Yesterday the Washington Post’s Joel Achenbach explored narrative in the digital age, beginning with the great Sports Illustrated writer Gary Smith and wending his way through the distractions of Facebook, Twitter and the rapidly changing newspaper business.
It’s a rather tortured, ambivalent read. (That’s not meant as a criticism — discomfort and ambivalence are part of figuring stuff out.) On the one hand, Achenbach has faith in the power of narrative to survive amid distractions and fads, writing that it’s not “merely a technique for communicating; it’s how we make sense of the world. The storytellers know this. They know that the story is the original killer app.” On the other, he frets that “narrative these days competes against incrementalized information — data, chatter, noise” and worries about newspapers’ embrace of charticles, content creation and aggregation — as well as readers’ love of blogs and Facebook. (“It’s hard to sustain a story on a page designed to put you in contact with your 1,374 close personal friends.”)
There are some overgeneralizations here — I could have done without Achenbach’s dismissal that “to a remarkable degree, bloggers aren’t storytellers.” (Read most anything by Joe Posnanski. Or, if I may be horribly self-promotional, one of my own attempts at blog storytelling.) And after firing somewhat random shots at Facebook and aggregators, he notes that the Internet can send good stories winging from user to user — which is one of the things I love most about social media and aggregation done right.
I think Achenbach nails it when he notes that “the Internet can be, for the very best stories, an accelerant, not a retardant, of great narrative. But mediocre stories need not apply.” That’s right — but it skips over the fact that long, mediocre stories never worked in print — or in any other medium. (Picture a bunch of ancient Greeks walking out of a tavern in the middle of a dull tale, leaving behind a blind storyteller you’ve never heard of.) If the Web has put more pressure on long-form narratives to pull their considerable weight and engage readers, that’s not a bad thing.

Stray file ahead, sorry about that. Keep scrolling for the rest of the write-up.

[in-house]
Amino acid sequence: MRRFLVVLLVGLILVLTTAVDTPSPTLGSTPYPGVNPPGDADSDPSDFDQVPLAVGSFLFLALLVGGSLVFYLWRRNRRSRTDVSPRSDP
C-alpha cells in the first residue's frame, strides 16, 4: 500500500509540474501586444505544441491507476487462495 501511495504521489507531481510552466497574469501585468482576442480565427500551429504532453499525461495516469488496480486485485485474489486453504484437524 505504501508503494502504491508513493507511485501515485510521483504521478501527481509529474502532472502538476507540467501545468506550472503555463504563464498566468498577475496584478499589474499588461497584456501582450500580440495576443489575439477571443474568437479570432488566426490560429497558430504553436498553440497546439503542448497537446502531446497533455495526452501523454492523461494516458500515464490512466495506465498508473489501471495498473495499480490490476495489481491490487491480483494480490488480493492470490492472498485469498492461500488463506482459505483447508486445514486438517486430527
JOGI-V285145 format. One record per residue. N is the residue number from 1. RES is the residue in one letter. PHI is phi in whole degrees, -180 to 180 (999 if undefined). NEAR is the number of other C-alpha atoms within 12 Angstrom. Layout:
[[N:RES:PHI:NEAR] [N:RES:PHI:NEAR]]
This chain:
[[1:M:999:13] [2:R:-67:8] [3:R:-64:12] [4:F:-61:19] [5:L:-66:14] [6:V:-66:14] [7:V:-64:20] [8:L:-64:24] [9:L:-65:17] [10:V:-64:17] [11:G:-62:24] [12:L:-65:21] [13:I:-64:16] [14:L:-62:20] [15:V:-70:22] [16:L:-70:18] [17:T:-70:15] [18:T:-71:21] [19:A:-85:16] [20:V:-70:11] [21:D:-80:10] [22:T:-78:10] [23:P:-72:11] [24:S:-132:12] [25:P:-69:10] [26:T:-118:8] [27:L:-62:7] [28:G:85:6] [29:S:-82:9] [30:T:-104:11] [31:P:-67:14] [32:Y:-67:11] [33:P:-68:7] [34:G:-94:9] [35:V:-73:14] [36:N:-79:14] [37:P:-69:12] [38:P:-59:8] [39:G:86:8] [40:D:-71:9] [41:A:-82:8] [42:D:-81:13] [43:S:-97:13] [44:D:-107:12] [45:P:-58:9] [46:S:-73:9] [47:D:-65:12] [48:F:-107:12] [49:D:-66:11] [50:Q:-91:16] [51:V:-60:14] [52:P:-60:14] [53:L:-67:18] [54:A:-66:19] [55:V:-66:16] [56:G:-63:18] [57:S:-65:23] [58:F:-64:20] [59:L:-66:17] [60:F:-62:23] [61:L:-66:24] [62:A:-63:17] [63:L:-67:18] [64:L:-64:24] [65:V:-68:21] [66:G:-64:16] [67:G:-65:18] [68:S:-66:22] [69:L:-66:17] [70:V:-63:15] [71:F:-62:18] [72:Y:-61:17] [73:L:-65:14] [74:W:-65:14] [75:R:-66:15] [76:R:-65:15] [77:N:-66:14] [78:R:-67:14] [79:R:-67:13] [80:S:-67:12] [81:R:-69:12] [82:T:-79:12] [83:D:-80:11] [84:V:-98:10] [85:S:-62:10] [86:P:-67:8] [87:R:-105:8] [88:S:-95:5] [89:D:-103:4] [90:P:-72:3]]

Yes, there’s a lot of noise in the digital world. But good storytelling is signal. Done skillfully, long-form narrative works online — just as it does anywhere else. Gary Smith works. And so does Joel Achenbach, ambivalence and all.
Ah, but there’s a rather important question worrying Achenbach that I’ve left out: Who’s going to pay for those long stories?
I don’t know that — nobody does. But I do stubbornly maintain that long-form journalism will be a big part of whatever answer emerges.
One of the engines of hopefully creative destruction for the newspaper industry is that the Web has destroyed papers’ old geographical protections, throwing them all into a common pool. That pool is full of commodity journalism, which is useless for enhancing a newspaper’s brand and impossible to charge for. On top of that, the lifespan of a scoop has dwindled from days to minutes. Too many newspapers have been revealed as a veneer of local news over a lot of me-too stories you can read done better elsewhere — and endless rounds of cost-cutting have just made papers thinner and poorer.
But slowly but surely, papers are waking up to the idea that they have to stop doing what everybody else is doing and find ways to be unique. (This is one factor driving the renewed interest in local news — the old geographical protections still apply.) And this is why I maintain long-form journalism — whether it’s investigative journalism or just superb storytelling — will not only survive but emerge as more important than it is today. Unlike a lot of other news stories, long-form journalism can’t be copied quickly or easily. That will make it valuable.
* * *
From the MinnPost’s Joel Kramer, here’s more evidence of the trend for publishers to value the loyal few over the empty many. (See also Slate’s David Plotz on core readers vs. drive-bys, and my own conversation about traffic stats with Greg Harmon.)
After I tweeted about this, a friend of mine raised an objection: How you can sell the “loyal few” to advertisers, given agencies’ struggles with understanding digital as it is? My answer was that different advertisers want different things. Publishers are only now realizing that big traffic numbers piled up by non-local drive-by readers are useless to local advertisers — they need real numbers about local loyalists who might actually buy something. There are global/national advertisers for whom pure reach is important, but they’re not the only game in town — and probably not the most valuable one.
One of the more fascinating ventures to watch over the next few months will be the new local-news site in Washington, D.C. run by Allbritton, the parent company of Politico. Allbritton will launch the as-yet-unnamed site with a few built-in advantages: the lessons learned turning Politico into a Web success story; material from the company’s two TV station Web sites; a staff of as many as 50 (a kingly number in these cut-to-the-bone days); and the leadership of Jim Brady, the former head of the Washington Post’s Web unit.